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Prove that $a^2b + b^2c + c^2a \ge ab + bc+ ac$ for positive real numbers $a,b,c$ such that $a+b+c=3$.

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What have you tried? –  Stefan Nov 25 '12 at 11:16
    
I tried to use AM-GM: $(ab+bc+ac)^2 \le 9*9=81 => ab+bc+ac \le 9$ but it didn't help, $a^2b + b^2c + c^2a$ doesn't $\ge 9$ in some case –  Xeing Nov 25 '12 at 11:22
    
and, tried to use AM-GM in different way: $(a+b+c)(a^2b + b^2c + c^2a) \ge (ab+bc+ca)^2$ –  Xeing Nov 25 '12 at 11:29
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Please stop putting [homework] in the title. Titles are for titles and tags are for tags. –  Asaf Karagila Nov 25 '12 at 11:35
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2 Answers

up vote 8 down vote accepted

The theorem, as stated, is false, as the following counterexample shows.

First note that both sides of the inequality and the restriction $a + b + c = 3$ are continuous functions of $a$, $b$, and $c$, so we can consider non-negative values rather than positive. Then if $a = 0$ we have $$ b^2 c \geq bc $$ for any $b + c = 3$. But this is false if $c > 0$ and $1 > b > 0$, for example $c = 2 + \frac12$ and $b = \frac12$. Note that you can translate this to a counterexample for the original problem by setting $a = \epsilon$ and $c = 2 + \frac12 - \epsilon$ for $\epsilon > 0$ sufficiently small.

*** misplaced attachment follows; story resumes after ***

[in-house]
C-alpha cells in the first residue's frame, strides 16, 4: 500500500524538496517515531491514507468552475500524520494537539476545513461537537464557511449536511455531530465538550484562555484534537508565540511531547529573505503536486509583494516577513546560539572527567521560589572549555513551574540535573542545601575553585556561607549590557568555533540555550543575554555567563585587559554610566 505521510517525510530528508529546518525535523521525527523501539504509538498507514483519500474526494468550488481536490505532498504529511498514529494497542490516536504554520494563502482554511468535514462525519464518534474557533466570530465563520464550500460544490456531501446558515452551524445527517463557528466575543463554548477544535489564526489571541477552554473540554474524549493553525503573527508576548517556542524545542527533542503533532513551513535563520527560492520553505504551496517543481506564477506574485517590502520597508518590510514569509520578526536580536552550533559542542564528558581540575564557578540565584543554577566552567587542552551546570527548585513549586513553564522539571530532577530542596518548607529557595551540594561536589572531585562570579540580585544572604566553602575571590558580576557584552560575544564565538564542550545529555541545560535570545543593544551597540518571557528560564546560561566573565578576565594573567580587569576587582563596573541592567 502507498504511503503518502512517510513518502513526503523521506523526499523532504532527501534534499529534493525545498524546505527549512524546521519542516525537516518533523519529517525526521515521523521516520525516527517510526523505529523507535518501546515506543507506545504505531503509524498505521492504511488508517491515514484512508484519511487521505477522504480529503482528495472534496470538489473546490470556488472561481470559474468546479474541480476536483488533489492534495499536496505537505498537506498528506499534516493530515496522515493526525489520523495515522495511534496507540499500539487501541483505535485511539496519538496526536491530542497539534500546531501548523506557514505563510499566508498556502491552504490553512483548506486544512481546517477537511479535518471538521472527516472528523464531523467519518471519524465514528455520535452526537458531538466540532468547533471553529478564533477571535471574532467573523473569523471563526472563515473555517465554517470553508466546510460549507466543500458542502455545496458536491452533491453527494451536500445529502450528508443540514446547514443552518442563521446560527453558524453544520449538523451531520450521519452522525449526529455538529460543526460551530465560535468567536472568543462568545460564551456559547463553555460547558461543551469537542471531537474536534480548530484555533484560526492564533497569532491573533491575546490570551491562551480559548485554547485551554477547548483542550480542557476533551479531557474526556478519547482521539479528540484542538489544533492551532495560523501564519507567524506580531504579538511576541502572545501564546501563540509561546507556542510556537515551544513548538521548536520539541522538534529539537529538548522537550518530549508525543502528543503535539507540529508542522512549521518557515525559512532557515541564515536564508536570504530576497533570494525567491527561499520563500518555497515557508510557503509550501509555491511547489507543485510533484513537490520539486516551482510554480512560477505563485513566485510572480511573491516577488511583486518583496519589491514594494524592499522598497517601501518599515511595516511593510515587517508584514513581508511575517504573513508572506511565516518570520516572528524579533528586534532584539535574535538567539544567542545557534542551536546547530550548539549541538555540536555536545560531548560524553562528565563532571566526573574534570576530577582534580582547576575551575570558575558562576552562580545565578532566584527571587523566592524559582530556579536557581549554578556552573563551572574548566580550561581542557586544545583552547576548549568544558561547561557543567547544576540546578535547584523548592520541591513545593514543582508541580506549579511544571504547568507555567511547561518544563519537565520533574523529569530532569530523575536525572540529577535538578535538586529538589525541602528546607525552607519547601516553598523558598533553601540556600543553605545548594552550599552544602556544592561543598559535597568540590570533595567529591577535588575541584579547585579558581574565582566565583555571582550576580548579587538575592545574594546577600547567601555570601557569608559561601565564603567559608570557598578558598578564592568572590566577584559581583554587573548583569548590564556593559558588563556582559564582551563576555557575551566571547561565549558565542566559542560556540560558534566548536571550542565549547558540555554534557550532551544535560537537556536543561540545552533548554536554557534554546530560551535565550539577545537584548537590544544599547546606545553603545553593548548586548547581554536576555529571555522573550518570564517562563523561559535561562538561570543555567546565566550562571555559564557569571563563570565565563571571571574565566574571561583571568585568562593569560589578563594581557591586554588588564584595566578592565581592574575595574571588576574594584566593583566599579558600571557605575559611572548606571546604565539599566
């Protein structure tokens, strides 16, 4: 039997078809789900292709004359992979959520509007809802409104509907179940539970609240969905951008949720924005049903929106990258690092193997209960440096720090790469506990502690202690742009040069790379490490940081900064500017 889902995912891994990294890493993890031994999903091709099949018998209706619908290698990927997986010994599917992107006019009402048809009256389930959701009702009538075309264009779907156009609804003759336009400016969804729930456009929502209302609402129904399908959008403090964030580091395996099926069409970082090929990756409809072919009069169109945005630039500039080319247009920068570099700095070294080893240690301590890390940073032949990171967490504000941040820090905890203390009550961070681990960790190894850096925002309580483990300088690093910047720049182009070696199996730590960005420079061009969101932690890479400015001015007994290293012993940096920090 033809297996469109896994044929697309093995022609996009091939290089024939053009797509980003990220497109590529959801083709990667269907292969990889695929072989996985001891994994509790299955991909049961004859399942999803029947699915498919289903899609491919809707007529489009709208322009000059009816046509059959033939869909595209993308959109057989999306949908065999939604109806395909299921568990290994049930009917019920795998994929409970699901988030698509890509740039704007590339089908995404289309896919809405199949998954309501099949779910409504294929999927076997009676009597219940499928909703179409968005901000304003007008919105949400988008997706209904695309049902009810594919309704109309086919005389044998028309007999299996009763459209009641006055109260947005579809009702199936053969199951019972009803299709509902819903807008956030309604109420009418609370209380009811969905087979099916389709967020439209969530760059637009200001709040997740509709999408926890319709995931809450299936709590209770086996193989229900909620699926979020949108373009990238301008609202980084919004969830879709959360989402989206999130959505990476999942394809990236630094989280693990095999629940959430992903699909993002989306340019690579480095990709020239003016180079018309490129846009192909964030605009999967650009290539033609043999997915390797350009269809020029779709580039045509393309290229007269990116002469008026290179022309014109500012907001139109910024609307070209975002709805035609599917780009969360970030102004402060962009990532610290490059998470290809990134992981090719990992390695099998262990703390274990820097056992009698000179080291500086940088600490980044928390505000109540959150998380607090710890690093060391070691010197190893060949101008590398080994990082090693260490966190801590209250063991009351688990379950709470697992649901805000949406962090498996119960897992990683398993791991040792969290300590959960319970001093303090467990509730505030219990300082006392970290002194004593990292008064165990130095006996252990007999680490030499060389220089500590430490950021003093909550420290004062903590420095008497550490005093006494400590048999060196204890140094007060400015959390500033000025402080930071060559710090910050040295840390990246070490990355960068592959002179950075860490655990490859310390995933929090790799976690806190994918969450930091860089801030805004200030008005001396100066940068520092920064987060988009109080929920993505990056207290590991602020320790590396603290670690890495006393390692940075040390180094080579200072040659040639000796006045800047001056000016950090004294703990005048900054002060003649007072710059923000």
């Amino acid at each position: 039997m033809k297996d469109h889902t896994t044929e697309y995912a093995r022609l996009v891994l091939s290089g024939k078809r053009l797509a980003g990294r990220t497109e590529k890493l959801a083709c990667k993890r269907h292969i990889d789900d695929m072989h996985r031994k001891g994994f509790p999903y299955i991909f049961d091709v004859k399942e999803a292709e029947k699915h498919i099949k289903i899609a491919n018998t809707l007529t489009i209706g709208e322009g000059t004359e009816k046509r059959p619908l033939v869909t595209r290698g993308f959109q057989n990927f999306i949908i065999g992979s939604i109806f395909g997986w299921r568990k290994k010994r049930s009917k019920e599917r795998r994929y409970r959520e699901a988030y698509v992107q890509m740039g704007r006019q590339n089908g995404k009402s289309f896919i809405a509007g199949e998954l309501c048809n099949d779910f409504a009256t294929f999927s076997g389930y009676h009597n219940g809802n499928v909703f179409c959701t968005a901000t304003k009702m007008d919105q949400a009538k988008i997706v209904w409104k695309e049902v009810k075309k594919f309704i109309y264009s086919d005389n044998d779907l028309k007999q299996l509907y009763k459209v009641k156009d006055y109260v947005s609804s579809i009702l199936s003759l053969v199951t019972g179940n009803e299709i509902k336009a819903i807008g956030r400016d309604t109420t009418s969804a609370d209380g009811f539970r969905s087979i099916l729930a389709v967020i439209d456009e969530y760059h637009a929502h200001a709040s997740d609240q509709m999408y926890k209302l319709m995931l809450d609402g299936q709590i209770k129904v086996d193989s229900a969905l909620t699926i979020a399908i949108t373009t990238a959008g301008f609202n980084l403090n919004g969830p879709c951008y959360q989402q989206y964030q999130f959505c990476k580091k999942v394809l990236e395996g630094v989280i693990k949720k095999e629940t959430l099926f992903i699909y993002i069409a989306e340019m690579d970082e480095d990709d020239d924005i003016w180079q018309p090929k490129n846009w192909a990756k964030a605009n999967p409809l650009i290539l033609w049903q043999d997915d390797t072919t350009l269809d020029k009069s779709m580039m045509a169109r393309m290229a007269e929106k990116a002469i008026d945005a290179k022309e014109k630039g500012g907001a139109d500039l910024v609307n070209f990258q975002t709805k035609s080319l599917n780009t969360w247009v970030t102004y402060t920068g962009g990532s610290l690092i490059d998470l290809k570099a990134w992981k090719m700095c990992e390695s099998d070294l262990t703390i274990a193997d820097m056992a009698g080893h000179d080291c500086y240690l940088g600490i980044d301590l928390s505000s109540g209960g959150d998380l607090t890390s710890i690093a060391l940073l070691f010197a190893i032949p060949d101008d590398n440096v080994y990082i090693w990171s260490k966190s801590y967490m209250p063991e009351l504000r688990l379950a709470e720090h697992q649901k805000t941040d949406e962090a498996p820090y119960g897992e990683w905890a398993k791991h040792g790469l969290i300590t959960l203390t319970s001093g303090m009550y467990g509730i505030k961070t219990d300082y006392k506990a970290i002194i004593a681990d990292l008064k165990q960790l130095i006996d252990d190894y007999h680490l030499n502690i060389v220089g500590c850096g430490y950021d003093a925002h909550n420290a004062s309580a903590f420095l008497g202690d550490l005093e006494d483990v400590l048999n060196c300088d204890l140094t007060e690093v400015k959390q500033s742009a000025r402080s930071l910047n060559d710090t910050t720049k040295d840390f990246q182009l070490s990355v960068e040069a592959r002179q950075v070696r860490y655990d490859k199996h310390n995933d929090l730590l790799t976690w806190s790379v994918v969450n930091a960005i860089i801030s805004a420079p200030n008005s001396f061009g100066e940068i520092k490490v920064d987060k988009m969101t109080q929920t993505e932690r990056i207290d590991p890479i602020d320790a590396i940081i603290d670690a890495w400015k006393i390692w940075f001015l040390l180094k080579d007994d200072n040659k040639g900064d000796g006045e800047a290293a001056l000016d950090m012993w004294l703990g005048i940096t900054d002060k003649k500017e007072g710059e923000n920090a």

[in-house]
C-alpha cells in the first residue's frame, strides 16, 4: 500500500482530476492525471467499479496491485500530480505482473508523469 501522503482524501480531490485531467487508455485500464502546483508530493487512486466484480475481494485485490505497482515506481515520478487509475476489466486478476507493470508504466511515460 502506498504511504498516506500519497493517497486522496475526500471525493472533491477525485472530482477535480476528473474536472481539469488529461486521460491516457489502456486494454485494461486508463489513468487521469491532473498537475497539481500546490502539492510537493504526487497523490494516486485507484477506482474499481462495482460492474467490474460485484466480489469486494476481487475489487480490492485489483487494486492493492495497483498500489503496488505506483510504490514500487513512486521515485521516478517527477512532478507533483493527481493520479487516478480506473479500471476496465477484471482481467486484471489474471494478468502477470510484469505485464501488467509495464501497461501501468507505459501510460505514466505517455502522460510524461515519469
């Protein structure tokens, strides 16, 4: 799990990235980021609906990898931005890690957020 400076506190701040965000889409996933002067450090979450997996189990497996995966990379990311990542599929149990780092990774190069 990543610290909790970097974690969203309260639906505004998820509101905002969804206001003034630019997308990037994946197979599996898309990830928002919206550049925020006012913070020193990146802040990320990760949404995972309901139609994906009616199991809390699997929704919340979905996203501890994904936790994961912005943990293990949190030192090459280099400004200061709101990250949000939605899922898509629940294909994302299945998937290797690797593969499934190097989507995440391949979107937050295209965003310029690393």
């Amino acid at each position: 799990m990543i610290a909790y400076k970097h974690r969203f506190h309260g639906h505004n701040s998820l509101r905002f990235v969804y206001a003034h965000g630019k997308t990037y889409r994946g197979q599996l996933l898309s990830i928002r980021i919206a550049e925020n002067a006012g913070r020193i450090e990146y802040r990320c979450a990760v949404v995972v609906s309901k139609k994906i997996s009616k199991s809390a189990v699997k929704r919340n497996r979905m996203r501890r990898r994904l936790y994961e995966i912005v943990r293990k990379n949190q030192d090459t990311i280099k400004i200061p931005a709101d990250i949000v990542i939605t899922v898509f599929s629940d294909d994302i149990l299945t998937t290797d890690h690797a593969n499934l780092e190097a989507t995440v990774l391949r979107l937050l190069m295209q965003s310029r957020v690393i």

There are a couple of ways to construct similar (correct) inequalities so there's probably a typo in your problem source. In general you can use the AM-GM inequality to solve problems like this one, or the Muirhead inequality. You might try this paper for an overview.

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You can use Lagrange multipliers. Define $f(a,b,c)=a^2b+b^2c+c^2a-ab-bc-ca$. Since the triangle $a+b+c=3$ with $a,b,c \ge 0$ is compact, f has a global minimum on this domain. If this minimum lies on the boundary, WLOG at $a=0$, it's easy to see that $f \ge 0$ on this line. So if $f$ obtains its minimum at a point $(a,b,c)$ in the interior of the triangle, the method of Lagrange multipliers tells us that there must be a $lambda \in \Bbb R$ such that $\lambda (a,b,c)=\nabla f(a,b,c)=(2ab+c^2-b-c,2bc +a^2-c-a,2ca +b^2 -a -b)$. Solving this system of equations for $a,b,c$ (remember that you have $a+b+c=3$ in addition, so that you have 4 equations and 4 variables) and checking that $f \ge 0$ on all these solutions completes the proof.

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Did you try it? It looks like a lot of work. –  Karolis Juodelė Nov 25 '12 at 12:07
    
it's easy to see... Is it? I don't see it. (But two people found the argument convincing.) –  Did Nov 25 '12 at 12:57
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